*** More Recommended Videos for our On-Line Readers, Only!



2014; $17.98; UR 

It was our good friend Dave Conover (author of “War Eagles”, Who first told us about “Bronies”: Grown men obsessed with all things “My Little Pony.” This doc follows longtime voiceover artist Ashleigh Bell, recently hired for the 4th generation of MLP, as she learns to tread a celebrity minefield of truly bizarre fans – all of them men wearing rainbow wigs, makeup, and little horsie-ears. Her terrific sense of humor and honest affection helps her get through the weirdness to discover a surprising truth underneath. Don’t miss this.


2013; $16.98; UR 

An uneven and less-than-perfect, if darkly mystical, horror outing that nonetheless entertains. Attractive Daisy Keeping plays an American teen, visiting her dad in Italy, who becomes entangled with a group of oo-wee-ooo “missing” children and a legendary “Lake Of Idols” with supposed great healing powers. Following the kids leads her to ever more shocking discoveries, culminating in … well, we won’t spoil it. Not the best movie ever made, but worth a look.


2013; $26.98; R 

Nicki Aycox of “Cold Case” shines as the mysterious and beautiful woman who crosses paths with a doc filmmaker (Henry Ian Cusick from “Lost”), beguiling him to assist in a very personal errand. Soon he finds himself explaining to detective Stephen Lang (TV’s “Salem”) how he found himself duct-taped – and his hands nailed! – to a chair. Oh, and there are two dead guys on the floor. Wonderful storytelling and a brilliant use of language; one of the best psychological thrillers of recent memory..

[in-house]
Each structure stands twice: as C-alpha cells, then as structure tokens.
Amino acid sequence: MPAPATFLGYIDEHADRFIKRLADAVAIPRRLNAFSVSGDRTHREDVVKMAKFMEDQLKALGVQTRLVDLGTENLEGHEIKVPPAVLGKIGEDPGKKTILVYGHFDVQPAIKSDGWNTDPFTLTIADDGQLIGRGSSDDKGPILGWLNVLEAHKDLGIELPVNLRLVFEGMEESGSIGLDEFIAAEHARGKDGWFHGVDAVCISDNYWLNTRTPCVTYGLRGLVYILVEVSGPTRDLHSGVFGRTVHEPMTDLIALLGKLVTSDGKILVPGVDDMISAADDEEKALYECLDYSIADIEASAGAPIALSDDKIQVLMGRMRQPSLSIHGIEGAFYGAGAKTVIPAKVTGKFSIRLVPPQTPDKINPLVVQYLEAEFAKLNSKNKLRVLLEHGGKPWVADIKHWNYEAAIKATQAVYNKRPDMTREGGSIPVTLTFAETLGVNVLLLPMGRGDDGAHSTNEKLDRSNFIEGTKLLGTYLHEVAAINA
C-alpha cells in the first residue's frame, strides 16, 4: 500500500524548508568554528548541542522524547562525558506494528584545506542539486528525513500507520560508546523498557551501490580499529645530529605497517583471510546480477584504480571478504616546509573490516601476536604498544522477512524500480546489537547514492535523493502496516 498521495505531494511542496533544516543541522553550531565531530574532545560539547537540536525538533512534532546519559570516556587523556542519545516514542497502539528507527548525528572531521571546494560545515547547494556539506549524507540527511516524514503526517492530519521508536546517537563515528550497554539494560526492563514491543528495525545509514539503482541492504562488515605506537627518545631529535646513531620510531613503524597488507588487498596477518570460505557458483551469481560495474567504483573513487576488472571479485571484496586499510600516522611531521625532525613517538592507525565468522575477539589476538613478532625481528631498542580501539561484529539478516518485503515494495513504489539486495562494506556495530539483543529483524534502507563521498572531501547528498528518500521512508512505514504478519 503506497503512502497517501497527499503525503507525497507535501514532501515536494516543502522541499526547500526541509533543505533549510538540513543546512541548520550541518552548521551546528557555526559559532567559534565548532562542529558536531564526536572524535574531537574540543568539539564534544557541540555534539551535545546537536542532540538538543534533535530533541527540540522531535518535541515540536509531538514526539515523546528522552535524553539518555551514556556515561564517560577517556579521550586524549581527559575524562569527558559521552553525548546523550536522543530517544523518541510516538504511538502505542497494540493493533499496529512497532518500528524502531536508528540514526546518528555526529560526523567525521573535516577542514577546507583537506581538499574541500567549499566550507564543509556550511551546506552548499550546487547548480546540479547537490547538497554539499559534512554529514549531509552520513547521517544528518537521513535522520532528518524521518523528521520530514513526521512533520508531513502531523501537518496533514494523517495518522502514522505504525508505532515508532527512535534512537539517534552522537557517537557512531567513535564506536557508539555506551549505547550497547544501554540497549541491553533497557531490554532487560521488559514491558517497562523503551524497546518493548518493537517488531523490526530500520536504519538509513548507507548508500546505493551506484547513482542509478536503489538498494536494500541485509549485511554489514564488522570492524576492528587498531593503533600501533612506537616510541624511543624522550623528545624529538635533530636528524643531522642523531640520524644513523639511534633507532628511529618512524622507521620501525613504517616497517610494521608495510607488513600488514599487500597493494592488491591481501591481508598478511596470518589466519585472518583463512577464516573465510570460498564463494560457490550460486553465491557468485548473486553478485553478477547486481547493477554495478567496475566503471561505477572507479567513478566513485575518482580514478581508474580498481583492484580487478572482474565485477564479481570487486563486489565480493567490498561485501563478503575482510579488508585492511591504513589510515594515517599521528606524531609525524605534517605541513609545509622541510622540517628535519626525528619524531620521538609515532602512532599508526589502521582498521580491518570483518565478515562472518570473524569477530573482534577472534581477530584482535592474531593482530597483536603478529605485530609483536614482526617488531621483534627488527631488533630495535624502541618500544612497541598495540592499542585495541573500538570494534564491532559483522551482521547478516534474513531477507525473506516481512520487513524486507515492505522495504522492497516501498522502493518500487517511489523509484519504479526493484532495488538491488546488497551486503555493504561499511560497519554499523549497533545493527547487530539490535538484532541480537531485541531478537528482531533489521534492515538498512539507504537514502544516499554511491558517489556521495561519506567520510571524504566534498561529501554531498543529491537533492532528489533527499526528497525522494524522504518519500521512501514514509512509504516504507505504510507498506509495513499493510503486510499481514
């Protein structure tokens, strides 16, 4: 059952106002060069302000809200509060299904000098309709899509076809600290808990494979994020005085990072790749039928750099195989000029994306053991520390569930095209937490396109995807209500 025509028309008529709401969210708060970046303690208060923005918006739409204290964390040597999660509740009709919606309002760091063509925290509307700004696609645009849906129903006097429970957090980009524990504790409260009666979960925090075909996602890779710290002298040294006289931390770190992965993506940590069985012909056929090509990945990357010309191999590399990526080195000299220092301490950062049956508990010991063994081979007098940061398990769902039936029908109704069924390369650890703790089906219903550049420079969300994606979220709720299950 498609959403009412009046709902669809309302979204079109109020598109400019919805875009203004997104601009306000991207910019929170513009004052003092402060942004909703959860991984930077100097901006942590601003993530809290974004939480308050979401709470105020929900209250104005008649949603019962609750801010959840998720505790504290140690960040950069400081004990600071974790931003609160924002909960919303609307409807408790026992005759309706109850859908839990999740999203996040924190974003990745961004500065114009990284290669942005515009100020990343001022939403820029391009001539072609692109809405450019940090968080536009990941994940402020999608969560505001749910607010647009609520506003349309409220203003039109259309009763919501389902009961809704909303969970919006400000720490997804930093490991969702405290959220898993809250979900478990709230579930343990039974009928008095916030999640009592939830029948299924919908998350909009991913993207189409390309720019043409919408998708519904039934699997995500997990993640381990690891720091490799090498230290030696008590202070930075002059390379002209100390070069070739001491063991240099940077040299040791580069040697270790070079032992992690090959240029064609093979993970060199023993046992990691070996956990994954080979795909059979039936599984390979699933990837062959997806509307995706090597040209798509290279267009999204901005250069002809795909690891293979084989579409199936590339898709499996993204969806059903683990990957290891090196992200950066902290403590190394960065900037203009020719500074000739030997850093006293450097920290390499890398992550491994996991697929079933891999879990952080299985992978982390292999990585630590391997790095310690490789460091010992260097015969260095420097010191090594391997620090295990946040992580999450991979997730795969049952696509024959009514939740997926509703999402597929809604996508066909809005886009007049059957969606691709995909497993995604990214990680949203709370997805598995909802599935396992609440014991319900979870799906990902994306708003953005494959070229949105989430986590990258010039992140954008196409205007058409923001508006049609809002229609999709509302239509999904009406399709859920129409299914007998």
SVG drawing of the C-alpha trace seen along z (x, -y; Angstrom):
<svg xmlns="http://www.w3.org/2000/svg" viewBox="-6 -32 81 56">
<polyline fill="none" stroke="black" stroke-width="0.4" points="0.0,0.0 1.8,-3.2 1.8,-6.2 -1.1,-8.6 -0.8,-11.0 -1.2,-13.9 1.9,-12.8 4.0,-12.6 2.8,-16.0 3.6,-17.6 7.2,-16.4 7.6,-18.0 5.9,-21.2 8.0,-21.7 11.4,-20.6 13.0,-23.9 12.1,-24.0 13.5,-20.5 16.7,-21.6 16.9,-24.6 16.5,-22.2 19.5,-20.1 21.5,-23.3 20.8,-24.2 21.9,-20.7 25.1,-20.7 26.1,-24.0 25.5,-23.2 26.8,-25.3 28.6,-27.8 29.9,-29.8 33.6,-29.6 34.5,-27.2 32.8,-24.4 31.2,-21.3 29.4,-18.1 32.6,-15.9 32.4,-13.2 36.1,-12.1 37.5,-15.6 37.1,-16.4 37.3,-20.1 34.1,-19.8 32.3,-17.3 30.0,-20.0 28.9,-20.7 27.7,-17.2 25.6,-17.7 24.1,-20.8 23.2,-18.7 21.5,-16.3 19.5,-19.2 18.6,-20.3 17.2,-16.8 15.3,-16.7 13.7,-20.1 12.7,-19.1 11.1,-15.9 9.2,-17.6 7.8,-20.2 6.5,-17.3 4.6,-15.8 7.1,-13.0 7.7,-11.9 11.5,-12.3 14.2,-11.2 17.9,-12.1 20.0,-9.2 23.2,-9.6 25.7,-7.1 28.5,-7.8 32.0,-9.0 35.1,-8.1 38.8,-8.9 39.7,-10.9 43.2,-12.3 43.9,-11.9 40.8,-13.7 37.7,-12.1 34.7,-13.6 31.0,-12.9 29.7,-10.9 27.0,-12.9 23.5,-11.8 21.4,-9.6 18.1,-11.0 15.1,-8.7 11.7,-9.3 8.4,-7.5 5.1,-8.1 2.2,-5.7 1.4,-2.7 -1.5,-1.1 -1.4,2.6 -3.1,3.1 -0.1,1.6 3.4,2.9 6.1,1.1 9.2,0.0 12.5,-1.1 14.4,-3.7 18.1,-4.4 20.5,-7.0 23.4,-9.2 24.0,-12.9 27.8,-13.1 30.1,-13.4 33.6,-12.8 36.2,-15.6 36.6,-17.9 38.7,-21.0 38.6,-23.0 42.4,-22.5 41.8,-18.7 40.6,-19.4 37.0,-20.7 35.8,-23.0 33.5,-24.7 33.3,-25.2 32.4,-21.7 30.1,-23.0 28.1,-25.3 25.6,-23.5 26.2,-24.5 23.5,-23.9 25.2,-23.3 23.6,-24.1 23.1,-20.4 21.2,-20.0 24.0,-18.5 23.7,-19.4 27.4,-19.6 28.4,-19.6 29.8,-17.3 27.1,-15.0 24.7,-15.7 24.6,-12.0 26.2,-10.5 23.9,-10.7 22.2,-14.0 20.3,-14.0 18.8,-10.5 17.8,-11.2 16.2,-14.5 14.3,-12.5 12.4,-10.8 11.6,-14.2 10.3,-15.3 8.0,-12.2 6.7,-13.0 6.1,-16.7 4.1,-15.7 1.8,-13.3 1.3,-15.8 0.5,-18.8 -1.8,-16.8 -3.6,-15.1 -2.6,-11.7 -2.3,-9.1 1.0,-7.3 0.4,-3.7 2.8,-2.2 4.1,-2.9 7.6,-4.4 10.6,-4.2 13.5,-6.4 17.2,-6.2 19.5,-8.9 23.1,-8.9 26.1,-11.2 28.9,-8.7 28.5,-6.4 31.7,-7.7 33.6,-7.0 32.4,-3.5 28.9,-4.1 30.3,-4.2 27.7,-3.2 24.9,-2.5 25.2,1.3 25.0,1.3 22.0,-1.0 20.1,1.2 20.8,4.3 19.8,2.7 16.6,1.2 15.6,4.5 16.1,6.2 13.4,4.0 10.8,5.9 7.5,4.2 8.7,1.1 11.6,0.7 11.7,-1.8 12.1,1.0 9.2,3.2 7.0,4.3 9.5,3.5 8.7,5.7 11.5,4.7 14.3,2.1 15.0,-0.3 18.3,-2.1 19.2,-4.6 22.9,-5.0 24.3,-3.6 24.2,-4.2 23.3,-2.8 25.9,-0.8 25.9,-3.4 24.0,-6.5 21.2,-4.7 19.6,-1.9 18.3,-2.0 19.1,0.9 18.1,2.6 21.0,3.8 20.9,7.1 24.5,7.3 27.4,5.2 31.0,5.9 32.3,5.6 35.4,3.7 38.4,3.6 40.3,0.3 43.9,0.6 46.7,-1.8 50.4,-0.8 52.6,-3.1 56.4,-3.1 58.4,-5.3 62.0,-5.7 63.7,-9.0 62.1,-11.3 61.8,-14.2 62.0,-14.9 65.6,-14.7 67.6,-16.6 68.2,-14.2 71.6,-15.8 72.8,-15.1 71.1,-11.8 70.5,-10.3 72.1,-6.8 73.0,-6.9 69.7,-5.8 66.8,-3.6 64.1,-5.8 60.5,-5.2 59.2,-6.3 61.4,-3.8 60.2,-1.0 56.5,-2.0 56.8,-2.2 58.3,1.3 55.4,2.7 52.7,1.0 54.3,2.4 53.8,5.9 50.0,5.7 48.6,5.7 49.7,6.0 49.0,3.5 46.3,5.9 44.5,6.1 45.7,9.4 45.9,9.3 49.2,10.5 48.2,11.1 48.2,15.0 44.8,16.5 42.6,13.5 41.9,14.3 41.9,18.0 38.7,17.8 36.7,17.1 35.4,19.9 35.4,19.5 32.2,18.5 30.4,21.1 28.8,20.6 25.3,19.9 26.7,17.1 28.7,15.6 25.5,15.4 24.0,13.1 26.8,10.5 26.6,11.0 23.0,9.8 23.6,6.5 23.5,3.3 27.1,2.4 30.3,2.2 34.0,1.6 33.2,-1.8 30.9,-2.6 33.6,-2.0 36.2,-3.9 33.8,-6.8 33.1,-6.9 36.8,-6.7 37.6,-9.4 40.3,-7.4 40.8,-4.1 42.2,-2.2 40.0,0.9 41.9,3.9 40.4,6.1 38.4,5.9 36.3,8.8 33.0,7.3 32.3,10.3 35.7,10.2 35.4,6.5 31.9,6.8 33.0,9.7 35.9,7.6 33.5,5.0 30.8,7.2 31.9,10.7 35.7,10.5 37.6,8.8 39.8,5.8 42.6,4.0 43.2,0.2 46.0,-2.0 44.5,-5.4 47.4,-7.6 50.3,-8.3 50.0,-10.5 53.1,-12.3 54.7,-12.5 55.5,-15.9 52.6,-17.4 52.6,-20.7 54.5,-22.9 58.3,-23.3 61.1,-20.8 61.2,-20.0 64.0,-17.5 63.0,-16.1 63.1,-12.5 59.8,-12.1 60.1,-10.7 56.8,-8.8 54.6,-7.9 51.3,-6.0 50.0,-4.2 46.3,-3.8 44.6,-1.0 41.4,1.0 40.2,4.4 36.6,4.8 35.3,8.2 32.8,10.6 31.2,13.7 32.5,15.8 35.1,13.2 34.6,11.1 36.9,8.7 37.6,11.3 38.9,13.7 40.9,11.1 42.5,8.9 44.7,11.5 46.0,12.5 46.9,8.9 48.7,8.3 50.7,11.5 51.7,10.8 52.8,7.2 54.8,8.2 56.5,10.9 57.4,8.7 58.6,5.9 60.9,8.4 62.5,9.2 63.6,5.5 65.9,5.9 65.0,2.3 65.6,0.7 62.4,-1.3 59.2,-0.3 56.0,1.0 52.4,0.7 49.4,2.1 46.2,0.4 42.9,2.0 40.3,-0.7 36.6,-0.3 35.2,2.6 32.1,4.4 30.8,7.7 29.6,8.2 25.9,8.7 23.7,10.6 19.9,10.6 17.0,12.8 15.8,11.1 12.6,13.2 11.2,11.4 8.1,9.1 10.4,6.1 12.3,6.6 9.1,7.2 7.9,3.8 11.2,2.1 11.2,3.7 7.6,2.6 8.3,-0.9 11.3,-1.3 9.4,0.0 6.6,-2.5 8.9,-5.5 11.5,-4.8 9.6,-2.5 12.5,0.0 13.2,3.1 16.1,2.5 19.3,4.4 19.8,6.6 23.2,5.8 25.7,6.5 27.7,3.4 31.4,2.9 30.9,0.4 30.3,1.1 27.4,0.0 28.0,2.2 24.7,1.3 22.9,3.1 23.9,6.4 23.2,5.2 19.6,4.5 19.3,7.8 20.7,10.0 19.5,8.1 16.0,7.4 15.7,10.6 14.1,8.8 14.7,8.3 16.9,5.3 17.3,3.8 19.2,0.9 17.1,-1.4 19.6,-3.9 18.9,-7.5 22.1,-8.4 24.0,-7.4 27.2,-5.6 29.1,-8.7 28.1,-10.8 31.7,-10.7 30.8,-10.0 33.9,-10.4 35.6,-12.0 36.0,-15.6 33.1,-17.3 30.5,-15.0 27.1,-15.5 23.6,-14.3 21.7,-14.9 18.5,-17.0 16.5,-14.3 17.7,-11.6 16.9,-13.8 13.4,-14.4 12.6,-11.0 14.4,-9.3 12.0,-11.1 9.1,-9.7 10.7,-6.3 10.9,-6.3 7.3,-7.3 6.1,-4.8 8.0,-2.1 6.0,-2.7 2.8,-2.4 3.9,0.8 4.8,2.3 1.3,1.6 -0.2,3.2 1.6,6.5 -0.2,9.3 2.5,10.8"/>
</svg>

2013; $15.98-29.98; R 

A slow-burning found-footage thriller about a pair of filmmakers who travel abroad to document a utopian community called Eden Parish, run by “Father” (Gene Jones, “No Country For Old Men”). Everything seems blissful at first – if a little dictatorial – until it becomes apparent that Father has more loose screws than a Ford ignition lock. By that time, of course, they are in a fight for their lives. Written and directed by Ti West of “Cabin Fever 2: Spring Fever”, “The ABCs of Death” and “V/H/S.” Chilling.


A more complete listing and free vids at